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MIT student blogger Bryan O. '07

My Winter Break Reading List by Bryan

"Take a look, it's in a book, it's reading rainbow"

So with all this free time on my hands (not as much as I originally anticipated, but some), I’ll be reading a few books to pass the time.

Some of these books have had their residence on my bookshelf for a long time. Some of these books, it’s the fifth or sixth time I’m reading the book. Some of these books you might ask me why am I reading them, but nonetheless, I’m reading. Also, what do you guys recommend? I’m typically a sci-fi, thriller, satire aficionado but I’m open to any suggestions.

Now to the book list:

Biomechanics: Motion, Flow, Stress, and Growth by Y.C. Fung


This third volume not only stands alone as a comprehensive survey of the broad field of biomechanics, but also complements the explorations of the first two volumes, maintaining its emphasis on methods of classical engineering as applied to biological and physiological phenomena. While consistently recognizing the importance of historical precedence and perspective, Fung presents the most contemporary literature and the latest thinking in biomechanics in thei increasingly complex interdisciplinary subject. Considered here are 1.) the mechanics of body movement; 2.) the flow external to an animal in motion, and the internal flow of blood, gas, water, and other body fluids; 3.) the stress and strain, and the strength, trauma, and tolerance limits of tissues and organs; and 4.) the growth and change in living organisms in response to biomechanical principles. A generous number of problems to be solved and a carefully selected list of references are especially useful and should help to stimulate thought and discussion among advanced undergraduates, graduate students, and others with an interest in bioengineering and medicine.

I’m reading this for “fun” yes. I’m actually reading it for preparation for my new project that I’ll be working on for my UROP during IAP.

Book #2: A Confederacy of Dunces by John Kennedy Toole

Meet Ignatius J. Reilly, the hero of John Kennedy Toole’s tragicomic tale, A Confederacy of Dunces. This 30-year-old medievalist lives at home with his mother in New Orleans, pens his magnum opus on Big Chief writing pads he keeps hidden under his bed, and relays to anyone who will listen the traumatic experience he once had on a Greyhound Scenicruiser bound for Baton Rouge. (“Speeding along in that bus was like hurtling into the abyss.”) But Ignatius’s quiet life of tyrannizing his mother and writing his endless comparative history screeches to a halt when he is almost arrested by the overeager Patrolman Mancuso–who mistakes him for a vagrant–and then involved in a car accident with his tipsy mother behind the wheel. One thing leads to another, and before he knows it, Ignatius is out pounding the pavement in search of a job.

Book #3: Ender’s Game by Orson Scott Card

Pretty much my favorite book of all time. It’s probably my 17th time reading it. If you haven’t read it and you’re a fan of sci-fi, check it out from your local library. I just had a Levar Burton moment.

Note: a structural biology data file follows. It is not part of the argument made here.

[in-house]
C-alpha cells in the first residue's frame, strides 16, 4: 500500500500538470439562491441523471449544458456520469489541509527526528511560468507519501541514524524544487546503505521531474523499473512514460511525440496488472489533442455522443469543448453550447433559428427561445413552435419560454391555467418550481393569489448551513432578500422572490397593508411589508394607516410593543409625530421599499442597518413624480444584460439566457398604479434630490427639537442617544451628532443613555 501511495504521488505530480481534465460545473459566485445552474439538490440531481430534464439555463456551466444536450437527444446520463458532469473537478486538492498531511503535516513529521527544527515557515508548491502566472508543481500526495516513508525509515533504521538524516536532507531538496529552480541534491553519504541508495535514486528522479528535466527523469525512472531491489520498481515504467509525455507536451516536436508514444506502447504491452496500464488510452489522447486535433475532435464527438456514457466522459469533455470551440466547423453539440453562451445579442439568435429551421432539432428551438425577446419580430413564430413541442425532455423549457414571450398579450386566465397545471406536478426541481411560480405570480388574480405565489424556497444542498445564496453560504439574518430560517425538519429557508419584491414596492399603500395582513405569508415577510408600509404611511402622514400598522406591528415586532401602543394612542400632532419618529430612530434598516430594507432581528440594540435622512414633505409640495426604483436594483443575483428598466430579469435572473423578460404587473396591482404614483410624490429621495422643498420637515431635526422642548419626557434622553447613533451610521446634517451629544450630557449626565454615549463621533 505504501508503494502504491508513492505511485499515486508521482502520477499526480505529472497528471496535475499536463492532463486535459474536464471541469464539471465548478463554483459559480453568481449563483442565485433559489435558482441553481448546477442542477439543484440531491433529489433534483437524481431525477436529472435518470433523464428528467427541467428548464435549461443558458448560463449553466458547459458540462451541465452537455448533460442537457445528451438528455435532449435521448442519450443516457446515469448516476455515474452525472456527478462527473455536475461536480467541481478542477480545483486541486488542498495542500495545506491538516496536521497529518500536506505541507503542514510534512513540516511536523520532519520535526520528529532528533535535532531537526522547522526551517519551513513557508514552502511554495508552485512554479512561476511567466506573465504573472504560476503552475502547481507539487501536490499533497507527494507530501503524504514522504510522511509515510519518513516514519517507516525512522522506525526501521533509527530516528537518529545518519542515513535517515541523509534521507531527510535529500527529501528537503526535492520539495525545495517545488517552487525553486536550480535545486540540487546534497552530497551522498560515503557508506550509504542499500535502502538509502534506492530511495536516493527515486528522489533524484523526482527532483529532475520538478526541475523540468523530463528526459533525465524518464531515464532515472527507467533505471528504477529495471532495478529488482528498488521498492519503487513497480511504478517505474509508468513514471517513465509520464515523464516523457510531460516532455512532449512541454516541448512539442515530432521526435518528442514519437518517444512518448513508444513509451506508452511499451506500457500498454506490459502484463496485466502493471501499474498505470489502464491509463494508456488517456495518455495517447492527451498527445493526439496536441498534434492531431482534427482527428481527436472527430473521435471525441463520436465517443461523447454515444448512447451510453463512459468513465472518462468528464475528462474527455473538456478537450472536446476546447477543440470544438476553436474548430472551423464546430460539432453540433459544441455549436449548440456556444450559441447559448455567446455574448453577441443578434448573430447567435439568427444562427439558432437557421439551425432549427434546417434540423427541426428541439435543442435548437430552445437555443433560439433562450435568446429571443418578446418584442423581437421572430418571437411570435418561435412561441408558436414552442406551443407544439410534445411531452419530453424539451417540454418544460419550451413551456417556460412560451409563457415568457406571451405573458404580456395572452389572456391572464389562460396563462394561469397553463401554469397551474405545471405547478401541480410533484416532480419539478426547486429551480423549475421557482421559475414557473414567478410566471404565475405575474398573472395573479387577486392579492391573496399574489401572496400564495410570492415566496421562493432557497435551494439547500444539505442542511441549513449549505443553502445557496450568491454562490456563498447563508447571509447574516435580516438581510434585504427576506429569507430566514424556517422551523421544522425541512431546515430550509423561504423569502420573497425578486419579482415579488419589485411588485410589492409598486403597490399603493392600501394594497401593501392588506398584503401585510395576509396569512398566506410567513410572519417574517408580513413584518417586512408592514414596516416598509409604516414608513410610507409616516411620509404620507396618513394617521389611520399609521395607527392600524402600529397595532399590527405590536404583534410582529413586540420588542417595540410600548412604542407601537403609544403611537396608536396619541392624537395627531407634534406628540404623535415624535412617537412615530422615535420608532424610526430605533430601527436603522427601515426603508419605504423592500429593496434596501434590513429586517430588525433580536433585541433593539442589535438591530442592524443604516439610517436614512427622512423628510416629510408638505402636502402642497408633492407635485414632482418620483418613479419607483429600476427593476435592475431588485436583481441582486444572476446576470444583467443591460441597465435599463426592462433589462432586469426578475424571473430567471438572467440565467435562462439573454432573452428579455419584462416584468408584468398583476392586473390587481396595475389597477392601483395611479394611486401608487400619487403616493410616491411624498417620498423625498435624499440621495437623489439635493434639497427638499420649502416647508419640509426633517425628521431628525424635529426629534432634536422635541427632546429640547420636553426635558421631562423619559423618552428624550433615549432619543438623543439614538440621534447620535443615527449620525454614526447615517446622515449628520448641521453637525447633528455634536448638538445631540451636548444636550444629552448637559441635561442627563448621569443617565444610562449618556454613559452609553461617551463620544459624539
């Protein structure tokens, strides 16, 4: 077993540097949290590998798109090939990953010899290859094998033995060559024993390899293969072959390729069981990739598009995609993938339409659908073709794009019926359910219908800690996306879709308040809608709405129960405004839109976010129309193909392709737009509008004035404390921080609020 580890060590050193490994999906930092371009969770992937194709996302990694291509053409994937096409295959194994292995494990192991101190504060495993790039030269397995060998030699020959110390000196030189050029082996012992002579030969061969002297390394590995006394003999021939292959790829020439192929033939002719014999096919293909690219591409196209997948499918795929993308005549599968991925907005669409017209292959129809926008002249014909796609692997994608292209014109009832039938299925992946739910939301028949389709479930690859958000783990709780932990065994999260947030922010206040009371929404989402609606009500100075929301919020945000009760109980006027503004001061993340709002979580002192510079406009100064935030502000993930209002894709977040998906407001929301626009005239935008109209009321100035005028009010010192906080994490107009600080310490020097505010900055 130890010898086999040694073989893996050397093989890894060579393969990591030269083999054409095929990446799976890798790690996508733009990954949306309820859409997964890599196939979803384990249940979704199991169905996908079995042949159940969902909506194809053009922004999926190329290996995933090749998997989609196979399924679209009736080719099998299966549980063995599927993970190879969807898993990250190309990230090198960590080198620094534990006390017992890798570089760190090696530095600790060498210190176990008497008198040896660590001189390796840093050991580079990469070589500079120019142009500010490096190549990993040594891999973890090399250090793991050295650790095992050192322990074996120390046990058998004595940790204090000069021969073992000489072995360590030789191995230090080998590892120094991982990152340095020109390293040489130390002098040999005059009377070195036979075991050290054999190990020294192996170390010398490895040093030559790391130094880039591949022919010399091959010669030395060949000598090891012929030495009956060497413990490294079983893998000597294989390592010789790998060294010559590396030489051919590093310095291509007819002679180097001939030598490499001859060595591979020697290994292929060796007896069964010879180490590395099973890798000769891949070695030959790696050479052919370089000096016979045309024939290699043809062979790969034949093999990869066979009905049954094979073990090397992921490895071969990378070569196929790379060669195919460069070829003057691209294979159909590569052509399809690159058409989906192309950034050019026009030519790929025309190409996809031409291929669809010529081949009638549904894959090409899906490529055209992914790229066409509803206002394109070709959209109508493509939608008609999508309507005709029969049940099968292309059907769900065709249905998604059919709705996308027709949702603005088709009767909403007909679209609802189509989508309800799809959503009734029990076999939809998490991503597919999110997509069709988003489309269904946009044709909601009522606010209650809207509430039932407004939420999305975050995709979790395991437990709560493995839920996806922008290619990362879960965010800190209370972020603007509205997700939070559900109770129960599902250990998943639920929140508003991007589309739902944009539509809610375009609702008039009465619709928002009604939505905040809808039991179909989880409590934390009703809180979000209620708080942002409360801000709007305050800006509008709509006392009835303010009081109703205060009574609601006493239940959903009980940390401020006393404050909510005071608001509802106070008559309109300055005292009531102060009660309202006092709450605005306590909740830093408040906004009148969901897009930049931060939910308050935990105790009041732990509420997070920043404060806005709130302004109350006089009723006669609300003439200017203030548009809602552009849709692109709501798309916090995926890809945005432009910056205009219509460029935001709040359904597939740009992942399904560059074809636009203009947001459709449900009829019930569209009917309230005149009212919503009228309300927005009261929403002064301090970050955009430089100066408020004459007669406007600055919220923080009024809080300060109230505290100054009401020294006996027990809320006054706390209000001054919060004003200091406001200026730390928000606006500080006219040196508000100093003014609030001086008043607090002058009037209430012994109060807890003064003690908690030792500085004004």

They’re apparently making a movie out of it. We’ll see.

And last on my list thus far:

Encyclopedia of an Ordinary Life by Amy Krouse Rosenthal

Now I just kinda bumped into this book but the title was enough to catch my eye, we’ll see if I can make it past page 10. If I’m not hooked by then, it just becomes an overdue book because I forget about it.

What do you guys recommend? These books will probably keep me occupied until I get back to MIT which isn’t that far away.

13 responses to “My Winter Break Reading List”

  1. Zi Wen Chen says:

    Is MIT having its Independent Studies Period right not? Anyway, reading books is definitely a great way to spend your vacation. Have a Happy Holidays!

  2. Bryan says:

    Hi Zi,

    IAP starts January 9th. I’ll be blogging about IAP and related events once I get back to MIT.

    – Bryan

  3. val says:

    Try Ensaio sobre a Cegueira by Saramago or La Naus

  4. nehalita says:

    “but don’t take my word for it”

    (hopefully you’ll get it. maybe i just watched reading rainbow too much as a child)

  5. SpeckJr says:

    Bigtime kudos for the RR reference!

  6. John Shen says:

    Now all you need is a multiphasic visor and you can also be a Chief Engineer on the baddest ship in the fleet, stardate 42000 or so.

  7. I haven’t actually read any of the Ender books, but if my brother hasn’t oversimplified things, Lois McMaster Bujold’s Vorkosigan saga is similar, but with an older protagonist.

  8. I was referring to Ender’s as a potential overimplification. I’ve read all the Vorkosigans and can vouch for their entertainment value. Sorry if that was unclear.

  9. Pam says:

    I LOVE Ender’s Game!!! If you have time and you haven’t read the sequels, you should definitely read those. They’re better. smile

  10. dally says:

    I absolutely love Orson Scott Card! You should try The Worthing Saga by him as well. It’s not in the Ender series, but fabulous nonetheless!

  11. sum1uno2 says:

    Michael Crichton’s Jurassic Park is also good, if you’re looking for a good thriller. Ender’s Game is awesome!

  12. thekeri says:

    Ha. A Confederacy of Dunces is one of my favorite books, actually…

  13. Wenhao Sun says:

    Yeah, I’m also a big fan of Ender’s Game, but the problem I think with the movie will be the fact that Ender is only SIX YEARS OLD. I wonder what they’ll do for that… a real six year old? Hm.